Rehab our inland waterways

They are vital to the economy of Pennsylvania and the nation

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Strengthening our inland waterway transportation system would make our nation more competitive in the global marketplace, grow our economy and create jobs.

Western Pennsylvania is fortunate to have so many beautiful rivers. Rivers such as the Allegheny, Ohio and Conemaugh crisscross Pennsylvania's 12th congressional district, which I represent.

These inland waterways, which were our nation's first interstate highway system, have for 200 years been important thoroughfares of commerce. They bring producers and consumers together and connect much of America to the oceans and the rest of the global marketplace.

Today, tremendous amounts of commerce travel up and down these rivers. I recently stopped by the Montgomery Lock & Dam in Beaver County. As I looked out at the Ohio River, I could see barge after barge carrying raw materials to manufacturers and finished products to market.

Use electricity? Forty percent of our electricity in Pennsylvania comes from coal. If you take Route 65 from Beaver to Ambridge or Pittsburgh, you might notice all of the barges out on the Ohio River. A lot of the coal that powers our communities is transported by barge on our inland waterways.

Drive a car? There is a good chance that the fuel at your local gas station arrived there by way of our nation's inland waterways. In fact, over $18 billion in petroleum products and crude petroleum pass through our commonwealth's waterways and ports each year.

Our inland waterways, including the Port of Pittsburgh and the Ohio River, have a tremendous economic impact on southwestern Pennsylvania. Over $43 billion in manufactured goods are shipped to and from Pennsylvania through our waterways and ports. These waterways support more than 3,400 jobs in the 12th congressional district alone and almost 15,000 jobs across the region. Waterways and ports support almost 40,000 jobs across Pennsylvania.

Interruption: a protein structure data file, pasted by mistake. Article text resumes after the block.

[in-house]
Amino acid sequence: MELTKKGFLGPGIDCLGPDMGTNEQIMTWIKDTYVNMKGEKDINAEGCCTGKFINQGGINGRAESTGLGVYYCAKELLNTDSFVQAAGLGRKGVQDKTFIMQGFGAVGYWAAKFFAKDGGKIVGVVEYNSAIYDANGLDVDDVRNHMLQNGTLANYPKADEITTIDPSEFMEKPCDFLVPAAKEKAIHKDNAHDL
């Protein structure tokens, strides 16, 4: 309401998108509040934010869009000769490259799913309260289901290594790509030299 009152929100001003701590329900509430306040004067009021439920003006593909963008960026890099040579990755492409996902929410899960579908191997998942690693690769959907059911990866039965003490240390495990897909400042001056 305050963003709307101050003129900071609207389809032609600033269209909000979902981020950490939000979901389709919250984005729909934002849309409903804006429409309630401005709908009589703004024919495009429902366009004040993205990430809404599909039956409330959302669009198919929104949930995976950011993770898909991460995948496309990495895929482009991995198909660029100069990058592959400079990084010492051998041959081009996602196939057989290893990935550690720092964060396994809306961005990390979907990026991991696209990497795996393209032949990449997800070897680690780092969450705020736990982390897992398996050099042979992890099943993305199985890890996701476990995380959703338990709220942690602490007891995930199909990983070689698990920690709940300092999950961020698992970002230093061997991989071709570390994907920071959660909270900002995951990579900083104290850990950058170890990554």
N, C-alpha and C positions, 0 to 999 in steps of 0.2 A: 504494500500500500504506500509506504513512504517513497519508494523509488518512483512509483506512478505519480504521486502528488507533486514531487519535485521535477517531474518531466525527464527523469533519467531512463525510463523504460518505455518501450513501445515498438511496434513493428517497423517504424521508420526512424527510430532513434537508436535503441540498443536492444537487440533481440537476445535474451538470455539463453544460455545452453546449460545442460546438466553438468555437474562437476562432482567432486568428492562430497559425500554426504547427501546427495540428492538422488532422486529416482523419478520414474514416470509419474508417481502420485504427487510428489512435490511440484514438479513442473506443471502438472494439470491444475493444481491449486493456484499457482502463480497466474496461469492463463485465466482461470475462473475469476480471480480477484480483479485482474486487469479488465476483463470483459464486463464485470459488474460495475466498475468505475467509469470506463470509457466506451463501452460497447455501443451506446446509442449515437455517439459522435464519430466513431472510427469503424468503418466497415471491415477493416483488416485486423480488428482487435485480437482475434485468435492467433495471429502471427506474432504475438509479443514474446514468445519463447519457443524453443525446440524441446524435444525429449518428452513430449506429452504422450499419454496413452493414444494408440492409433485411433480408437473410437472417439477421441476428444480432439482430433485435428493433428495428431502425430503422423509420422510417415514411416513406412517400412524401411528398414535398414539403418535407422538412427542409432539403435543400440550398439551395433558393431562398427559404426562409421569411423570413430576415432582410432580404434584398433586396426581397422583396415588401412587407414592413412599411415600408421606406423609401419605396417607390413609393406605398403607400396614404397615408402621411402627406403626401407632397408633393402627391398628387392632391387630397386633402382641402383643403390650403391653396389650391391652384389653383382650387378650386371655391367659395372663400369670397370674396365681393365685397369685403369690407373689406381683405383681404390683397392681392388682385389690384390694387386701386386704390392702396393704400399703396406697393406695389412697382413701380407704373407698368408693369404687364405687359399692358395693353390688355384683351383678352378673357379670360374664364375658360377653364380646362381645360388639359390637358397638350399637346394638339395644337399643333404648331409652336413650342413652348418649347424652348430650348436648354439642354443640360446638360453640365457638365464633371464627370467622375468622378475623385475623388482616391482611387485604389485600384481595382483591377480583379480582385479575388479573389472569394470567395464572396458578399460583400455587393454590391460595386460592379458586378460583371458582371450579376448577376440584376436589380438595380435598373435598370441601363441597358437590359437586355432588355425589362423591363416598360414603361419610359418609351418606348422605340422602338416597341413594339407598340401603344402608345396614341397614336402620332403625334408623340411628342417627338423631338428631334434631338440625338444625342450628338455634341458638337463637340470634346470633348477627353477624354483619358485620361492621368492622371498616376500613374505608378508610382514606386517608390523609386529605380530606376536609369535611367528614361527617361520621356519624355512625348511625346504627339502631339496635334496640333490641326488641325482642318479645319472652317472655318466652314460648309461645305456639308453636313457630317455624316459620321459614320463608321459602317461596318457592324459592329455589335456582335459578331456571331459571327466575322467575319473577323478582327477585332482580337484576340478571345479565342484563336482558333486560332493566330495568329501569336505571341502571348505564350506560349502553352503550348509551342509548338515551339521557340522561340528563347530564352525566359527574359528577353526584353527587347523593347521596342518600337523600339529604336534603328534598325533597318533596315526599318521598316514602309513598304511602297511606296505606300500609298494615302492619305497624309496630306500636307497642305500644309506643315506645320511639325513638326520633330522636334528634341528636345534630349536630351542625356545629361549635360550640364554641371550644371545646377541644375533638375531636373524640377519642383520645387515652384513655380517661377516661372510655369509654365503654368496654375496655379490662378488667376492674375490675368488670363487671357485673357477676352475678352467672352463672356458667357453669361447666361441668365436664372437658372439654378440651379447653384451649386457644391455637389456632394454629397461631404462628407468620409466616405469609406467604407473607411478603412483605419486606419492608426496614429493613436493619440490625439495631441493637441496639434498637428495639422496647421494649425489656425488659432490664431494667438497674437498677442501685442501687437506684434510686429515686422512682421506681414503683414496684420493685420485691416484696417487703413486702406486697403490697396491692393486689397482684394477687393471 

All of our locks and dams must be kept in good repair so that commerce can continue to flow. The U.S. Army Corps of Engineers maintains and operates inland waterways and ports, but the process to improve them has been tied up in red tape. Feasibility studies that used to take three to five years can now take upwards of 10. This needlessly delays repair projects and prevents new ones from getting started.

The Water Resources Reform and Development Act would reform the approval process so that we could better maintain our water infrastructure, including the 17 locks in Western Pennsylvania that are in need of repair. The act, sponsored by Rep. Bill Shuster of Hollidaysburg and which I co-sponsored, passed the House with a bipartisan majority of 417-3 on Oct. 23. The following week the Senate approved a significantly different version and requested a conference committee to resolve the differences. This process hopefully will soon result in legislation that both houses can approve.

WRRDA would reduce the length of time it takes to approve projects by limiting feasibility studies to three years, streamlining environmental reviews, eliminating duplicative analyses and expediting the permitting process. It would establish a more transparent process, with greater congressional oversight to review and prioritize water infrastructure projects.

Yes, we are working with tight budgets in Washington, D.C. But there are things on which the federal government should spend money. Strengthening our nation's locks, dams, ports and waterways is one of them.

The federal government should also be a good steward of hard-earned taxpayer dollars. WRRDA would promote fiscal responsibility by shifting billions in funding for old and inactive projects to new projects and by sunsetting new projects after seven years if construction has not begun. In addition, it would require the Army Corps to sell properties that it does not require to fulfill its mission.

These reforms and others included in the WRRDA would help the federal government more efficiently and effectively maintain and improve our inland waterway transportation system. Doing so would help our economy grow and create jobs.

Keith Rothfus is a Republican congressman from Sewickley.


[This story reflects the following correction to the original version: Perspectives. The Water Resources Reform and Development Act to improve inland waterways was passed by the U.S. House Oct. 23. The following week the Senate approved a significantly different version and requested a conference committee to resolve the differences. In an op-ed piece by Rep. Keith Rothfus published Monday in which he urged action on the issue, the status of the legislation was mischaracterized due to an editing error.]

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